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Abdelm. Fly, fly, before the allurements of her face, Ere she return with some resistless grace, And with new magic cover all the place.

Abdal. I cannot, will not,—nay, I would not fly: I'll love, be blind, be cozened till I die; And you, who bid me wiser counsel take, I'll hate, and, if I can, I'll kill you for her sake.

Abdelm. Even I, that counselled you, that choice approve:I'll hate you blindly, and her blindly love. Prudence, that stemmed the stream, is out of breath; And to go down it is the easier death.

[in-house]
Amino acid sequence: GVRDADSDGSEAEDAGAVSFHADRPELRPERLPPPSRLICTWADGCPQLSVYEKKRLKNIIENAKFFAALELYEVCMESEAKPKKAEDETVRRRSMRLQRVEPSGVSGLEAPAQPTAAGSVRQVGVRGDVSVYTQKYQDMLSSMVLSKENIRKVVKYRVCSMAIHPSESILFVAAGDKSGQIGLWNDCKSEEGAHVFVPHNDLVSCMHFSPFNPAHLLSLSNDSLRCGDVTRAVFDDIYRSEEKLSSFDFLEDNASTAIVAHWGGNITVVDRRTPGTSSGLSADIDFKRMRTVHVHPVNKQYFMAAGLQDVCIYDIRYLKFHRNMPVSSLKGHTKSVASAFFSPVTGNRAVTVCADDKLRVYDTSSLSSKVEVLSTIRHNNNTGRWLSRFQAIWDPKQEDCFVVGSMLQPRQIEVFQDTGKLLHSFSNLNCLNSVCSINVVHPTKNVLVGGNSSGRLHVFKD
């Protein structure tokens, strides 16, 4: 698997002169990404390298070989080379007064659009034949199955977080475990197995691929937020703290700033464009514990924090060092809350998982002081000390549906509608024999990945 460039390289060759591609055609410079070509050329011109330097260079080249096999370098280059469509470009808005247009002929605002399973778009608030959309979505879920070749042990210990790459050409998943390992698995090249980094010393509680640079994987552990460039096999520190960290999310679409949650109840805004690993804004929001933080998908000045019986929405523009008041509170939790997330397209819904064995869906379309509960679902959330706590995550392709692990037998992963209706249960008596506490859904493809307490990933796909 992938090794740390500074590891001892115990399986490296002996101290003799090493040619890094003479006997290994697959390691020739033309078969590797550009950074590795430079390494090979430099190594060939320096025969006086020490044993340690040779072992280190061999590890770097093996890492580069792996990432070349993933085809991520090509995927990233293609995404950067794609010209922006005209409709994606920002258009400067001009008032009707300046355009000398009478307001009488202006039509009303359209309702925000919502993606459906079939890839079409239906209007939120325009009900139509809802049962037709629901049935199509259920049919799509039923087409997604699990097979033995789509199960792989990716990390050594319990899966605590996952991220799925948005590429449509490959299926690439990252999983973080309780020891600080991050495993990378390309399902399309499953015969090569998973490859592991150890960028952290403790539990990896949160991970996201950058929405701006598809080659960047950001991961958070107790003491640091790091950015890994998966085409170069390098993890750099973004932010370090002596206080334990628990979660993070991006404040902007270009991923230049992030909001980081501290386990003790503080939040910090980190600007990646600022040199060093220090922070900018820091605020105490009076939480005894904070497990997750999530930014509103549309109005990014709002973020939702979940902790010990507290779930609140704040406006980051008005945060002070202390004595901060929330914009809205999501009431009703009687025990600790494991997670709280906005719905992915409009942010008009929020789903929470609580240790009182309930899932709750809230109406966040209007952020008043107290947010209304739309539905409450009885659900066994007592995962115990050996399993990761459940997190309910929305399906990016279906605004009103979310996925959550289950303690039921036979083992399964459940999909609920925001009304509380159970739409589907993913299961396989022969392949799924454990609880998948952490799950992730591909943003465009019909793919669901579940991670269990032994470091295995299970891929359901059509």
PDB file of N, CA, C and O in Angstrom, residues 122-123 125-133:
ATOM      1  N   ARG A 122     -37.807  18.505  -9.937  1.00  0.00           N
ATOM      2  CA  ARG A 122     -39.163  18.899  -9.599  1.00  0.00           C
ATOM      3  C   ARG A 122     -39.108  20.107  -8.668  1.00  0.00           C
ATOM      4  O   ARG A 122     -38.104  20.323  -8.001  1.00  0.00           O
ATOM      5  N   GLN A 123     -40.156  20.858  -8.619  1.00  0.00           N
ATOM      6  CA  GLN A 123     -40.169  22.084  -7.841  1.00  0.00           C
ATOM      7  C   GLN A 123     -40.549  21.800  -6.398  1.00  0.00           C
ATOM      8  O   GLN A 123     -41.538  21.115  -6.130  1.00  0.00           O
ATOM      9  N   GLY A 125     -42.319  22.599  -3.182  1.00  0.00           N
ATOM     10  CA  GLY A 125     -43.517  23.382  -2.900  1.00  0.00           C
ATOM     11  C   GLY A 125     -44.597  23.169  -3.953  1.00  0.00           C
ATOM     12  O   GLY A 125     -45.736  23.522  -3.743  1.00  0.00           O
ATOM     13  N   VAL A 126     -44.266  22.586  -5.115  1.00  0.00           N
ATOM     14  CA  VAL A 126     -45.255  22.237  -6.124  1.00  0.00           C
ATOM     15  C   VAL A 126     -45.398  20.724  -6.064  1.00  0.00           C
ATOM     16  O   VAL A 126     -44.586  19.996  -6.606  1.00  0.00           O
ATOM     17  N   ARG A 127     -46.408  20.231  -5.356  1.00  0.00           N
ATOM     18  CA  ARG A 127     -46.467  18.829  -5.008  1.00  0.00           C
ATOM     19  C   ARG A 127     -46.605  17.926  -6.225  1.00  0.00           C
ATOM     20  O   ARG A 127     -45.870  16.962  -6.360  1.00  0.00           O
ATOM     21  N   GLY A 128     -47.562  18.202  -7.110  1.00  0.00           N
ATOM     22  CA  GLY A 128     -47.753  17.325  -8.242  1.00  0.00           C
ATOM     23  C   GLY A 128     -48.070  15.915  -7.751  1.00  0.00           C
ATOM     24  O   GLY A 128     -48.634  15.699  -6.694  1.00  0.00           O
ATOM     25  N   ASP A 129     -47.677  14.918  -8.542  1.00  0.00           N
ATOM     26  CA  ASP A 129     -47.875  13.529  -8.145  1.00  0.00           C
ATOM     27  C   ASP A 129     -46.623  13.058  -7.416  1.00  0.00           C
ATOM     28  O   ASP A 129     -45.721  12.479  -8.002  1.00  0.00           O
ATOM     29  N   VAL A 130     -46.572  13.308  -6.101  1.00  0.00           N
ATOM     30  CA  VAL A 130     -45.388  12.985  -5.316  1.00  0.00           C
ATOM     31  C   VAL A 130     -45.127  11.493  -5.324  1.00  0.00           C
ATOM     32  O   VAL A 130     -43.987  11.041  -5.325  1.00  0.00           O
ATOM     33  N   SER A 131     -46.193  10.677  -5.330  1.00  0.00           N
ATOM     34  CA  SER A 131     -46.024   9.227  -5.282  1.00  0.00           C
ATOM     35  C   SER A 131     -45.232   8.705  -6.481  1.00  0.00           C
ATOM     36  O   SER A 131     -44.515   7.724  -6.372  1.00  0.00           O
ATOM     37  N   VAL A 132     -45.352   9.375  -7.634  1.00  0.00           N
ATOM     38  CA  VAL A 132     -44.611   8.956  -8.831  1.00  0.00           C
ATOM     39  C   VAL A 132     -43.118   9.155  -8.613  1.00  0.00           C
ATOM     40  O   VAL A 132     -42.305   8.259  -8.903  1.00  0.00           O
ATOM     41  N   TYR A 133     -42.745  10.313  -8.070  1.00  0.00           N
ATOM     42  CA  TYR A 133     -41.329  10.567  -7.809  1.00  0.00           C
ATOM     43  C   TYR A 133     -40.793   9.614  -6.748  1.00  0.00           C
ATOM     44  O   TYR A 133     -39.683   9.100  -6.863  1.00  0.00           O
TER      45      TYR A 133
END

Lyndaraxa re-enters, and smiles on Abdalla.

[Exit Abdalla. Abdelm. That smile on Prince Abdalla seems to

. . . ,

You are not in your killing mood to day:Men brand, indeed, your sex with cruelty,
But you are too good to see poor lovers die.
This god-like pity in you I extol;
And more, because, like heaven's, 'tis general. Lyndar. My smile implies not that I grant liis

suit:
Twas but a bare return of his salute.

Abdelm. It said,you were engaged,and I in place; But, to please both, you would divide the grace. Lyndar. You've cause to be contented with your part, When he has but the look, and you the heart. Abdelm. In giving but that look, you give what's

mine:

I'll not one corner of a glance resign.
All's mine; and I am covetous of my store:
I have not love enough, I'll tax you more.